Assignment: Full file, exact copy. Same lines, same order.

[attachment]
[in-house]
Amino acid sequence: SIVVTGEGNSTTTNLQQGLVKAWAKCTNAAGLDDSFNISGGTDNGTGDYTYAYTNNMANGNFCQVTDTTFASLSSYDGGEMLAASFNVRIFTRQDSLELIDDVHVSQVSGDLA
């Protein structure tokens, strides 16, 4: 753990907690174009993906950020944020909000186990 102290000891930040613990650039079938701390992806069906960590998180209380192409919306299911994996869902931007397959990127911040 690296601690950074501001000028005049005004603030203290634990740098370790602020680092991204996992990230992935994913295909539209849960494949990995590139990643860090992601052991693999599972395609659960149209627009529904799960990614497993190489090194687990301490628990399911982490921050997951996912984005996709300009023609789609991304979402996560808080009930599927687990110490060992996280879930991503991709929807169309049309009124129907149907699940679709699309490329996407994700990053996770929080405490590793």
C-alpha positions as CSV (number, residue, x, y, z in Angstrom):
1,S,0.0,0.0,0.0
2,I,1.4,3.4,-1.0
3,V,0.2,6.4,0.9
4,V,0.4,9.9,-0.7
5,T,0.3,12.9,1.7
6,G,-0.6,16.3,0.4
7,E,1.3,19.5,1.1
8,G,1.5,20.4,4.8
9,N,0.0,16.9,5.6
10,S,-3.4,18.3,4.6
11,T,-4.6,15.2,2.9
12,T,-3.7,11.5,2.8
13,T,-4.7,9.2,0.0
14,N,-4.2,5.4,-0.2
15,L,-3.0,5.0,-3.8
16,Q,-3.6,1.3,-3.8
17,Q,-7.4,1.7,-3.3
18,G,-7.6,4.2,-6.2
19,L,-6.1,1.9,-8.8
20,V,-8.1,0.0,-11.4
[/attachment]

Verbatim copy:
[in-house]
Amino acid sequence: SIVVTGEGNSTTTNLQQGLVKAWAKCTNAAGLDDSFNISGGTDNGTGDYTYAYTNNMANGNFCQVTDTTFASLSSYDGGEMLAASFNVRIFTRQDSLELIDDVHVSQVSGDLA
């Protein structure tokens, strides 16, 4: 753990907690174009993906950020944020909000186990 102290000891930040613990650039079938701390992806069906960590998180209380192409919306299911994996869902931007397959990127911040 690296601690950074501001000028005049005004603030203290634990740098370790602020680092991204996992990230992935994913295909539209849960494949990995590139990643860090992601052991693999599972395609659960149209627009529904799960990614497993190489090194687990301490628990399911982490921050997951996912984005996709300009023609789609991304979402996560808080009930599927687990110490060992996280879930991503991709929807169309049309009124129907149907699940679709699309490329996407994700990053996770929080405490590793």
C-alpha positions as CSV (number, residue, x, y, z in Angstrom):
1,S,0.0,0.0,0.0
2,I,1.4,3.4,-1.0
3,V,0.2,6.4,0.9
4,V,0.4,9.9,-0.7
5,T,0.3,12.9,1.7
6,G,-0.6,16.3,0.4
7,E,1.3,19.5,1.1
8,G,1.5,20.4,4.8
9,N,0.0,16.9,5.6
10,S,-3.4,18.3,4.6
11,T,-4.6,15.2,2.9
12,T,-3.7,11.5,2.8
13,T,-4.7,9.2,0.0
14,N,-4.2,5.4,-0.2
15,L,-3.0,5.0,-3.8
16,Q,-3.6,1.3,-3.8
17,Q,-7.4,1.7,-3.3
18,G,-7.6,4.2,-6.2
19,L,-6.1,1.9,-8.8
20,V,-8.1,0.0,-11.4